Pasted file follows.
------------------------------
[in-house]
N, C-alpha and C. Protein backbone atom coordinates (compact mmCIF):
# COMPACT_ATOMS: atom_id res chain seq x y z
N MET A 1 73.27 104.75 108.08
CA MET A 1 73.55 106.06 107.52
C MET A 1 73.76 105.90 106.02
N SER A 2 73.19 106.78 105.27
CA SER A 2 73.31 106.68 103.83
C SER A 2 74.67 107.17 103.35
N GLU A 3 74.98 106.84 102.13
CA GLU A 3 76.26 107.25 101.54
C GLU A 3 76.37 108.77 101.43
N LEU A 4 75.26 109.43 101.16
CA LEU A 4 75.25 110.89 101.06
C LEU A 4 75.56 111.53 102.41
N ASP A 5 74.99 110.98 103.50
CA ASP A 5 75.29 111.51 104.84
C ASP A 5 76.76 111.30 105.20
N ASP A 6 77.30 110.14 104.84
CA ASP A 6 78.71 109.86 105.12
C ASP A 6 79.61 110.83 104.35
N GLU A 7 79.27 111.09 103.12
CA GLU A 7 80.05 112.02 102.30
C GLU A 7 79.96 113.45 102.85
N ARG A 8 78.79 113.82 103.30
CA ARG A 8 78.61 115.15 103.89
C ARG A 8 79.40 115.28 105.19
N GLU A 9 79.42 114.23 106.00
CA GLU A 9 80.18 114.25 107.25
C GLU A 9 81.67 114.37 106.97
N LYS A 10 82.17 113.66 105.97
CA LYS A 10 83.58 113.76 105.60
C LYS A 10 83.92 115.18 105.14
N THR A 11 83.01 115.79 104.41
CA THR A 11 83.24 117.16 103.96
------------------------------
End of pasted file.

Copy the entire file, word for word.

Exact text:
[in-house]
N, C-alpha and C. Protein backbone atom coordinates (compact mmCIF):
# COMPACT_ATOMS: atom_id res chain seq x y z
N MET A 1 73.27 104.75 108.08
CA MET A 1 73.55 106.06 107.52
C MET A 1 73.76 105.90 106.02
N SER A 2 73.19 106.78 105.27
CA SER A 2 73.31 106.68 103.83
C SER A 2 74.67 107.17 103.35
N GLU A 3 74.98 106.84 102.13
CA GLU A 3 76.26 107.25 101.54
C GLU A 3 76.37 108.77 101.43
N LEU A 4 75.26 109.43 101.16
CA LEU A 4 75.25 110.89 101.06
C LEU A 4 75.56 111.53 102.41
N ASP A 5 74.99 110.98 103.50
CA ASP A 5 75.29 111.51 104.84
C ASP A 5 76.76 111.30 105.20
N ASP A 6 77.30 110.14 104.84
CA ASP A 6 78.71 109.86 105.12
C ASP A 6 79.61 110.83 104.35
N GLU A 7 79.27 111.09 103.12
CA GLU A 7 80.05 112.02 102.30
C GLU A 7 79.96 113.45 102.85
N ARG A 8 78.79 113.82 103.30
CA ARG A 8 78.61 115.15 103.89
C ARG A 8 79.40 115.28 105.19
N GLU A 9 79.42 114.23 106.00
CA GLU A 9 80.18 114.25 107.25
C GLU A 9 81.67 114.37 106.97
N LYS A 10 82.17 113.66 105.97
CA LYS A 10 83.58 113.76 105.60
C LYS A 10 83.92 115.18 105.14
N THR A 11 83.01 115.79 104.41
CA THR A 11 83.24 117.16 103.96